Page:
Wild Camping In Portugal
DISCLAIMER: Below we give general advice, but we always recommend staying in an official campsite. If you choose to go wild camping/dispersed camping, then make sure you do so with someone who already knows the area where you’re planning on camping for your own safety.
Officially wild camping in Portugal is not allowed, as is the case in many European countries. However campers who pitch their tent discretely and treat the land well are usually tolerated. If you’re caught though, you may have to move on. Mostly this is to reduce the risk of fires starting in the hot summer months.
If you do decide to go wild camping in Portugal, we’d advise sticking to the following guidelines in order to be as considerate as possible:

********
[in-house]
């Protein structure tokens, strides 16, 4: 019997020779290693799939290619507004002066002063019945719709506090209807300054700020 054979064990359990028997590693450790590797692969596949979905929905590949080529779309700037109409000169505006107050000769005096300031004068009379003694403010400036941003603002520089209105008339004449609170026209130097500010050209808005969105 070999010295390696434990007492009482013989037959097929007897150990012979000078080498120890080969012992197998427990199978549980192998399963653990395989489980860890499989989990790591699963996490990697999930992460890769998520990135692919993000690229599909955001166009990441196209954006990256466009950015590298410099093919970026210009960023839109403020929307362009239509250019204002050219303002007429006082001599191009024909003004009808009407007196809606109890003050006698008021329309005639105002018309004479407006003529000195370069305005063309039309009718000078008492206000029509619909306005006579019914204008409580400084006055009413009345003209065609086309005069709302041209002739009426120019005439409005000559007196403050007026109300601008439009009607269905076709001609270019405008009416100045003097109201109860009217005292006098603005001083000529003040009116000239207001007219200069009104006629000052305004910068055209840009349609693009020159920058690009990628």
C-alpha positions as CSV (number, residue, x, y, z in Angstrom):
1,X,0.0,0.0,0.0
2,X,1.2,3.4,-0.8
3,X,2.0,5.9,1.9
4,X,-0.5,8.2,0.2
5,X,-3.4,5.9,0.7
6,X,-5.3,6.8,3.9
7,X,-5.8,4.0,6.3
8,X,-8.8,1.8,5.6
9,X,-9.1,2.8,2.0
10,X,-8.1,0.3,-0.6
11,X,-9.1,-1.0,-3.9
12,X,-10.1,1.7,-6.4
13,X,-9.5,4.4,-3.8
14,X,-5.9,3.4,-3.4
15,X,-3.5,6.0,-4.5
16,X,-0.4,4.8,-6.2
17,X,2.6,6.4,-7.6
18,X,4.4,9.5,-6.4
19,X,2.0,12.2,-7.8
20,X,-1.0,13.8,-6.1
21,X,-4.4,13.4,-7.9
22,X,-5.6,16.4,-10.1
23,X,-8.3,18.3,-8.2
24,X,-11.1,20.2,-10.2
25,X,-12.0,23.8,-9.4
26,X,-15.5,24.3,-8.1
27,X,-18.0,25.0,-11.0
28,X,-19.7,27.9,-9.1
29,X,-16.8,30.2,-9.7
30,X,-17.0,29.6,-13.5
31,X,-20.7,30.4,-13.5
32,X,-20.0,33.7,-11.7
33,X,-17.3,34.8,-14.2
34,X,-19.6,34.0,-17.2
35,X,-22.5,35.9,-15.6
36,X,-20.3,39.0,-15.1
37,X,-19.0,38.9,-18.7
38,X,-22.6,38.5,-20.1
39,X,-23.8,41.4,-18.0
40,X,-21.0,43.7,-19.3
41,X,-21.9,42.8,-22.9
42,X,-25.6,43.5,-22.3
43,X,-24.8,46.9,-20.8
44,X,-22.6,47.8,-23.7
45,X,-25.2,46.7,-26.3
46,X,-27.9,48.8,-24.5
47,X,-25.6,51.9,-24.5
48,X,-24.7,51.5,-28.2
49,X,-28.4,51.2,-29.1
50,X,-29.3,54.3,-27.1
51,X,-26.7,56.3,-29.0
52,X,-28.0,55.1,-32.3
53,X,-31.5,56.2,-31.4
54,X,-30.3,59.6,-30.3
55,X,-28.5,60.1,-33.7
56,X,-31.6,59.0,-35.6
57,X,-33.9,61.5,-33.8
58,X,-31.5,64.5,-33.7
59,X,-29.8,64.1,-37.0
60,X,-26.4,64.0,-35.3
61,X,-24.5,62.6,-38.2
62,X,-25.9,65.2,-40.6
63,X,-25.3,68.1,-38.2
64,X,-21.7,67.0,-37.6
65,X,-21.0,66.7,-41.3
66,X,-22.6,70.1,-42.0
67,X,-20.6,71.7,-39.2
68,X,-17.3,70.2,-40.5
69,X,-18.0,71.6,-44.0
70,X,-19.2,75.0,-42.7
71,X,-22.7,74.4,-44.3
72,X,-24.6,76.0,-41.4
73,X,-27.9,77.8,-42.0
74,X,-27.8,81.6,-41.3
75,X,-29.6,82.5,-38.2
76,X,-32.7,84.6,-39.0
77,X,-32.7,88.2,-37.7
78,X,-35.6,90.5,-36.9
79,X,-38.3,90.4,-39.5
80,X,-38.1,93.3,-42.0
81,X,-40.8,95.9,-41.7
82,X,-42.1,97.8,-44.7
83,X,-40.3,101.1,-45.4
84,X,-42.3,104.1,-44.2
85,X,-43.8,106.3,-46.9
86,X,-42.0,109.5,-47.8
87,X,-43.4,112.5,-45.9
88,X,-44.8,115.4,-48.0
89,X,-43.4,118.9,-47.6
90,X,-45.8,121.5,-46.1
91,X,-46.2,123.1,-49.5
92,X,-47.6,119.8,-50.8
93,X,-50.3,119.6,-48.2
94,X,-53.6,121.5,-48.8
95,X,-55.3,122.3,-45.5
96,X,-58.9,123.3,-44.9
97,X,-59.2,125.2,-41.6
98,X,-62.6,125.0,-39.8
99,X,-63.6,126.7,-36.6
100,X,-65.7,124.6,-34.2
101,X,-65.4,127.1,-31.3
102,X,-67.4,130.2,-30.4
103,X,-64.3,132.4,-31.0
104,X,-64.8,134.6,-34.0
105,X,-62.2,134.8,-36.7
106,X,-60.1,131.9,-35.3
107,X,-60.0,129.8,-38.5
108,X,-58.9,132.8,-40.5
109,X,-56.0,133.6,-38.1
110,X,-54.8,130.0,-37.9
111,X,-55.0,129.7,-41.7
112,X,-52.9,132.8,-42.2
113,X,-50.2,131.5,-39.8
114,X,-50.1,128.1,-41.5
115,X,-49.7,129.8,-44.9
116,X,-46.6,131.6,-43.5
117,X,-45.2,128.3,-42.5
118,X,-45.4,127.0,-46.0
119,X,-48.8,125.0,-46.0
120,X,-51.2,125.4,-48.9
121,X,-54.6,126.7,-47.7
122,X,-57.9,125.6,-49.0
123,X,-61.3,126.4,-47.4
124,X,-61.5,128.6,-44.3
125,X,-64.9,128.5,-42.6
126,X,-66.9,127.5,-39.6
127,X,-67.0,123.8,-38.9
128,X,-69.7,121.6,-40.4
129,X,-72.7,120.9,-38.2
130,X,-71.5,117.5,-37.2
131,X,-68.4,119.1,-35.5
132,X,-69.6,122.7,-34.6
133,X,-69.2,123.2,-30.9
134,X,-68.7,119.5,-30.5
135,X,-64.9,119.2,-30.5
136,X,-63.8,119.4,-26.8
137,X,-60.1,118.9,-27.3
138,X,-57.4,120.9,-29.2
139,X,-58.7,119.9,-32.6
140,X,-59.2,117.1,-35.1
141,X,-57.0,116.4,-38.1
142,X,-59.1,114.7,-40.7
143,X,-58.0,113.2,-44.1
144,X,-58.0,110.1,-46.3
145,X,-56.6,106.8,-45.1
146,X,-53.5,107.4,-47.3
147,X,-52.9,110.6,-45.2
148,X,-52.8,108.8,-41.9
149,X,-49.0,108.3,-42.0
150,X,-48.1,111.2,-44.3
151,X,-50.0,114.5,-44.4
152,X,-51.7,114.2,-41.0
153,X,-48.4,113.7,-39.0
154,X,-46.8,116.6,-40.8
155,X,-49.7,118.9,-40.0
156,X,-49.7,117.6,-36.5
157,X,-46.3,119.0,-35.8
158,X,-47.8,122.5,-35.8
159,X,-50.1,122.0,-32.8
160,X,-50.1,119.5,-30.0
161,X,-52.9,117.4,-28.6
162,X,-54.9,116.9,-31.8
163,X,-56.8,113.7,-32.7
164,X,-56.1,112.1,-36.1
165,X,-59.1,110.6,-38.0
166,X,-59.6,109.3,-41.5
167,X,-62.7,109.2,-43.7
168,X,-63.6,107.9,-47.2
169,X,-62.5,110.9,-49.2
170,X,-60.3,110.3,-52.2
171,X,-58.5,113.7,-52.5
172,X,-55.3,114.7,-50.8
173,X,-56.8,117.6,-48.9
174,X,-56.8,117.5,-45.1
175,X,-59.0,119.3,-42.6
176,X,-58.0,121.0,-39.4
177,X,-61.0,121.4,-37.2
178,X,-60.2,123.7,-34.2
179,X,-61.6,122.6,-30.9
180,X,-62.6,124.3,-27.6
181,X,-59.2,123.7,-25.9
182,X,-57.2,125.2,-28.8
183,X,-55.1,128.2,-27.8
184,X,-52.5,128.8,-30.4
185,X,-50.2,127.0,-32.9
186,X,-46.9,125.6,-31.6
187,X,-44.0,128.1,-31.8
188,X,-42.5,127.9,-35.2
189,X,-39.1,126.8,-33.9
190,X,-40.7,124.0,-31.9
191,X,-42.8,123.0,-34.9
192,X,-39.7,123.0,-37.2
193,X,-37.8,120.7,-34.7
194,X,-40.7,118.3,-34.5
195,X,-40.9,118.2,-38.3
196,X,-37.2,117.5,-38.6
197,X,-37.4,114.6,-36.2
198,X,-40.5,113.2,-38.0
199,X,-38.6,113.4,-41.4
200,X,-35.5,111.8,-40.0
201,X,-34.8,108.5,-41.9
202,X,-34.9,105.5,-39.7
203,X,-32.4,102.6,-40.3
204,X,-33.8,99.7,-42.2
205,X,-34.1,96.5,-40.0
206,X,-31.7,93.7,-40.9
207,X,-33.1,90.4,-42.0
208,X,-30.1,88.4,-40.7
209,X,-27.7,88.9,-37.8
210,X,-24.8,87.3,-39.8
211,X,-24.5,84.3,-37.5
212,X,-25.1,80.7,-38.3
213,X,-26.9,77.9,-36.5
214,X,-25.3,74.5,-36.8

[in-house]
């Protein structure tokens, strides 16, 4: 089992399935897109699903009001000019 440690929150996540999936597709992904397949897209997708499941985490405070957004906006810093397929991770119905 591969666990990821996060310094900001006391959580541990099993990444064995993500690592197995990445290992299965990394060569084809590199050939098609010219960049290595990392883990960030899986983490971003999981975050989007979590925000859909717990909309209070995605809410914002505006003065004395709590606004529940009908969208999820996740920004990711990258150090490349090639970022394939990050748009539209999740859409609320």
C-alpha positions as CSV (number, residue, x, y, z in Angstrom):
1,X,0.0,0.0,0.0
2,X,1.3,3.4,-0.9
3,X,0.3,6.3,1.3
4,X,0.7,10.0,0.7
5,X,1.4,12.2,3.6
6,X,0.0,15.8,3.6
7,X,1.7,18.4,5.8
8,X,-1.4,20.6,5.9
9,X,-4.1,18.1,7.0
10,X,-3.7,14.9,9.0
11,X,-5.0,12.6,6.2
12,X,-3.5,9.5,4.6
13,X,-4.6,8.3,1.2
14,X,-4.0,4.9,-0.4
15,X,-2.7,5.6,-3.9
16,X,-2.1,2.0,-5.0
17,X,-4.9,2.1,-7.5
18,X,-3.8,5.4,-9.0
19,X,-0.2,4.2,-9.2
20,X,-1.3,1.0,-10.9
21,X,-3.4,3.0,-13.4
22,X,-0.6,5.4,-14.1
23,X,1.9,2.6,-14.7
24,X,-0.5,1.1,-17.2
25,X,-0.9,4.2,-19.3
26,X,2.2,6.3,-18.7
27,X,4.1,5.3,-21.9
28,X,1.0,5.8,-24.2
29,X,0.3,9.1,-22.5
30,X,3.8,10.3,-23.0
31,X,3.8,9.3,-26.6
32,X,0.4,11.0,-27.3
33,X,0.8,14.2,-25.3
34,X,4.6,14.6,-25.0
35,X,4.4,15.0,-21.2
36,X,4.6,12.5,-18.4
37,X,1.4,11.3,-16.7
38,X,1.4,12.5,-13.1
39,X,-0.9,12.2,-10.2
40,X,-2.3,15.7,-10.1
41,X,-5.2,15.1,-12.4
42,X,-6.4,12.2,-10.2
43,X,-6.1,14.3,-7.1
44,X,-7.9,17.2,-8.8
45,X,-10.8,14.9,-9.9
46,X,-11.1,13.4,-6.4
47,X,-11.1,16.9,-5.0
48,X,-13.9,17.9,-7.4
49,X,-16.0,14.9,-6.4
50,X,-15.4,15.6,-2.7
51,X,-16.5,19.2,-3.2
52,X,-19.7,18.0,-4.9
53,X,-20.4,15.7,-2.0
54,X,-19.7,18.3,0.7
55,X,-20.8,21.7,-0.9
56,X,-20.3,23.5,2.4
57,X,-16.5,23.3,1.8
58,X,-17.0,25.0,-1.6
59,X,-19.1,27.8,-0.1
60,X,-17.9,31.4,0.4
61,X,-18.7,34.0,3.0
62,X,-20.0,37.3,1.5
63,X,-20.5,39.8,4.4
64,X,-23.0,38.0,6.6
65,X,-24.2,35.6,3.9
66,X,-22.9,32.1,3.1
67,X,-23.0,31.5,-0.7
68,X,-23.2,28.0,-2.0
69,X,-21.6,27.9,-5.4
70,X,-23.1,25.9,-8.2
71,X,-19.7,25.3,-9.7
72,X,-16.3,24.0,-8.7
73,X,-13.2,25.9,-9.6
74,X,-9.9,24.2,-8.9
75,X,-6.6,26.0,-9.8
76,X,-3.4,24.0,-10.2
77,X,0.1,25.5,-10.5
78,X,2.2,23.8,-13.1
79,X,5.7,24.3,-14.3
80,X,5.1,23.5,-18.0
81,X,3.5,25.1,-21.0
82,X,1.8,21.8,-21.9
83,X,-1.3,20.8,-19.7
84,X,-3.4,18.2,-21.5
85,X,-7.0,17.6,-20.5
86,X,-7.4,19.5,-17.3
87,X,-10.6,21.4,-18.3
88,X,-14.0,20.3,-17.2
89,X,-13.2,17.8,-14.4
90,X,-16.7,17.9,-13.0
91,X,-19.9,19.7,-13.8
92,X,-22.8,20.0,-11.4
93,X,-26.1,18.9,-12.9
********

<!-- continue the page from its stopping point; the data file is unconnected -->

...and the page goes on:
You should camp in the same place for one night only, and pitch your tent discretely and in a remote place. Therefore don’t camp in or near settlements, someone’s farm or on cultivated land. If you think you’re on private land, always seek out the landowner and ask permission.
Campers should set up their tent at dusk, and take it down at dawn. A tent that is discreet and pitches quickly is best. Therefore a lightweight walking tent like this one would be a great investment for someone planning to walk and camp in Portugal.
When camping in Portugal, do not create campfires as wildfires are a danger. Instead of building campfires, you could look into using a storm cooker for cooking – but check local laws first. Then there is much less wildfire risk and you can cook knowing that the fire is contained. We believe the best ones on the market are Trangia storm cookers.
If you are walking a main trail you should camp away from the path as a matter of courtesy.